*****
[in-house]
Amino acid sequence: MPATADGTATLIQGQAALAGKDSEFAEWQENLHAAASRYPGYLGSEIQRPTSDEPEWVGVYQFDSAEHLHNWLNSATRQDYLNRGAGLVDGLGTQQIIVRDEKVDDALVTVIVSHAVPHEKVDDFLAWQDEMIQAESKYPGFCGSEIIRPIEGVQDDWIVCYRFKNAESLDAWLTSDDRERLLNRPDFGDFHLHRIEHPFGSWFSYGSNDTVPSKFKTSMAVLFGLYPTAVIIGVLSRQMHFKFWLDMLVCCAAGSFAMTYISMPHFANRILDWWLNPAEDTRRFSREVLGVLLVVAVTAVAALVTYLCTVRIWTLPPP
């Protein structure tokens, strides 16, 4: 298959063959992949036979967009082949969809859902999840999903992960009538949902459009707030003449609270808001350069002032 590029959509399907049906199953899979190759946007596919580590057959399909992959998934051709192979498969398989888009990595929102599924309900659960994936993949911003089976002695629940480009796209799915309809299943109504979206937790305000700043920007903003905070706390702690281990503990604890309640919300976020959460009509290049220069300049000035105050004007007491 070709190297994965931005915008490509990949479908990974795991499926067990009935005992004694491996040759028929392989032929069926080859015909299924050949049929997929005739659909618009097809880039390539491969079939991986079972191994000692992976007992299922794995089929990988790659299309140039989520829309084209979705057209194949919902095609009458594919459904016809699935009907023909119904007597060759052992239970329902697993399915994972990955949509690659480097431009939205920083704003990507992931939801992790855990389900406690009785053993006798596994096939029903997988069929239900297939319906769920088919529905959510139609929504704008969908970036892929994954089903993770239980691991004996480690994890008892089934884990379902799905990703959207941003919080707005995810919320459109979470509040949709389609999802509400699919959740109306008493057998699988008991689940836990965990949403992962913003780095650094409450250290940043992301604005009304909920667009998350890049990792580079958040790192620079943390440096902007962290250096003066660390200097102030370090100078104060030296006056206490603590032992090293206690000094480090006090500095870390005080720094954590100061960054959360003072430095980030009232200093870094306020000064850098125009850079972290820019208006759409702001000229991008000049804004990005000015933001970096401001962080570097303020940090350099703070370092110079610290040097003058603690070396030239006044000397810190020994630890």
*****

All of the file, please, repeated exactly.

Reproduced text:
[in-house]
Amino acid sequence: MPATADGTATLIQGQAALAGKDSEFAEWQENLHAAASRYPGYLGSEIQRPTSDEPEWVGVYQFDSAEHLHNWLNSATRQDYLNRGAGLVDGLGTQQIIVRDEKVDDALVTVIVSHAVPHEKVDDFLAWQDEMIQAESKYPGFCGSEIIRPIEGVQDDWIVCYRFKNAESLDAWLTSDDRERLLNRPDFGDFHLHRIEHPFGSWFSYGSNDTVPSKFKTSMAVLFGLYPTAVIIGVLSRQMHFKFWLDMLVCCAAGSFAMTYISMPHFANRILDWWLNPAEDTRRFSREVLGVLLVVAVTAVAALVTYLCTVRIWTLPPP
């Protein structure tokens, strides 16, 4: 298959063959992949036979967009082949969809859902999840999903992960009538949902459009707030003449609270808001350069002032 590029959509399907049906199953899979190759946007596919580590057959399909992959998934051709192979498969398989888009990595929102599924309900659960994936993949911003089976002695629940480009796209799915309809299943109504979206937790305000700043920007903003905070706390702690281990503990604890309640919300976020959460009509290049220069300049000035105050004007007491 070709190297994965931005915008490509990949479908990974795991499926067990009935005992004694491996040759028929392989032929069926080859015909299924050949049929997929005739659909618009097809880039390539491969079939991986079972191994000692992976007992299922794995089929990988790659299309140039989520829309084209979705057209194949919902095609009458594919459904016809699935009907023909119904007597060759052992239970329902697993399915994972990955949509690659480097431009939205920083704003990507992931939801992790855990389900406690009785053993006798596994096939029903997988069929239900297939319906769920088919529905959510139609929504704008969908970036892929994954089903993770239980691991004996480690994890008892089934884990379902799905990703959207941003919080707005995810919320459109979470509040949709389609999802509400699919959740109306008493057998699988008991689940836990965990949403992962913003780095650094409450250290940043992301604005009304909920667009998350890049990792580079958040790192620079943390440096902007962290250096003066660390200097102030370090100078104060030296006056206490603590032992090293206690000094480090006090500095870390005080720094954590100061960054959360003072430095980030009232200093870094306020000064850098125009850079972290820019208006759409702001000229991008000049804004990005000015933001970096401001962080570097303020940090350099703070370092110079610290040097003058603690070396030239006044000397810190020994630890």